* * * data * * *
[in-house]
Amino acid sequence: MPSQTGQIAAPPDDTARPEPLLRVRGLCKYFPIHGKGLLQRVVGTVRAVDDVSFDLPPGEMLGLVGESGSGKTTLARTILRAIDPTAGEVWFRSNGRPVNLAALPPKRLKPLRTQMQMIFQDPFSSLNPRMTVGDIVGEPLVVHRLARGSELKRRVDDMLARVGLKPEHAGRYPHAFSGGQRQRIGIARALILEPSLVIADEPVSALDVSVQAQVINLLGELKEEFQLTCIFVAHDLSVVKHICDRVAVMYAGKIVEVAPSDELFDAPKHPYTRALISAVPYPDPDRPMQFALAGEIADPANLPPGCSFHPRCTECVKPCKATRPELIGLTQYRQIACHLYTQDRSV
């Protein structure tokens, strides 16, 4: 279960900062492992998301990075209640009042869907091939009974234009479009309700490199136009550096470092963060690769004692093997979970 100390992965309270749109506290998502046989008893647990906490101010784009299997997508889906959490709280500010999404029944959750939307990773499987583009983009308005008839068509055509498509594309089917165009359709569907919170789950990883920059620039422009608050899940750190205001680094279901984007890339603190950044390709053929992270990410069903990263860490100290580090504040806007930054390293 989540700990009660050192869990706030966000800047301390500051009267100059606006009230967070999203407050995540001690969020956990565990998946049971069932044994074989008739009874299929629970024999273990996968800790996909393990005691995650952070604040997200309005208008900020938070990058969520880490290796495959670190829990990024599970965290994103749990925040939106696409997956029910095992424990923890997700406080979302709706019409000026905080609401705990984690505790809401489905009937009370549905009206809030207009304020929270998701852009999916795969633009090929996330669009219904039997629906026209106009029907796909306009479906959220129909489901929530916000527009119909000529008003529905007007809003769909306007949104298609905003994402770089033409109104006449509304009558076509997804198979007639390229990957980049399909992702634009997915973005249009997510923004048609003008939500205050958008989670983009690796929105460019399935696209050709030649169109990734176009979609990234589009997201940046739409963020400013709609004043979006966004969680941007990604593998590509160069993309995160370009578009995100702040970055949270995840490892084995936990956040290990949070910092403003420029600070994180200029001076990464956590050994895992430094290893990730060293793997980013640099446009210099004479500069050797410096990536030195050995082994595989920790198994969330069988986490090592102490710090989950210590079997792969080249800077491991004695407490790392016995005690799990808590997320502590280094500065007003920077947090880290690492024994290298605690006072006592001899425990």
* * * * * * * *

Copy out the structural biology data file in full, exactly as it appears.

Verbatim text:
[in-house]
Amino acid sequence: MPSQTGQIAAPPDDTARPEPLLRVRGLCKYFPIHGKGLLQRVVGTVRAVDDVSFDLPPGEMLGLVGESGSGKTTLARTILRAIDPTAGEVWFRSNGRPVNLAALPPKRLKPLRTQMQMIFQDPFSSLNPRMTVGDIVGEPLVVHRLARGSELKRRVDDMLARVGLKPEHAGRYPHAFSGGQRQRIGIARALILEPSLVIADEPVSALDVSVQAQVINLLGELKEEFQLTCIFVAHDLSVVKHICDRVAVMYAGKIVEVAPSDELFDAPKHPYTRALISAVPYPDPDRPMQFALAGEIADPANLPPGCSFHPRCTECVKPCKATRPELIGLTQYRQIACHLYTQDRSV
């Protein structure tokens, strides 16, 4: 279960900062492992998301990075209640009042869907091939009974234009479009309700490199136009550096470092963060690769004692093997979970 100390992965309270749109506290998502046989008893647990906490101010784009299997997508889906959490709280500010999404029944959750939307990773499987583009983009308005008839068509055509498509594309089917165009359709569907919170789950990883920059620039422009608050899940750190205001680094279901984007890339603190950044390709053929992270990410069903990263860490100290580090504040806007930054390293 989540700990009660050192869990706030966000800047301390500051009267100059606006009230967070999203407050995540001690969020956990565990998946049971069932044994074989008739009874299929629970024999273990996968800790996909393990005691995650952070604040997200309005208008900020938070990058969520880490290796495959670190829990990024599970965290994103749990925040939106696409997956029910095992424990923890997700406080979302709706019409000026905080609401705990984690505790809401489905009937009370549905009206809030207009304020929270998701852009999916795969633009090929996330669009219904039997629906026209106009029907796909306009479906959220129909489901929530916000527009119909000529008003529905007007809003769909306007949104298609905003994402770089033409109104006449509304009558076509997804198979007639390229990957980049399909992702634009997915973005249009997510923004048609003008939500205050958008989670983009690796929105460019399935696209050709030649169109990734176009979609990234589009997201940046739409963020400013709609004043979006966004969680941007990604593998590509160069993309995160370009578009995100702040970055949270995840490892084995936990956040290990949070910092403003420029600070994180200029001076990464956590050994895992430094290893990730060293793997980013640099446009210099004479500069050797410096990536030195050995082994595989920790198994969330069988986490090592102490710090989950210590079997792969080249800077491991004695407490790392016995005690799990808590997320502590280094500065007003920077947090880290690492024994290298605690006072006592001899425990």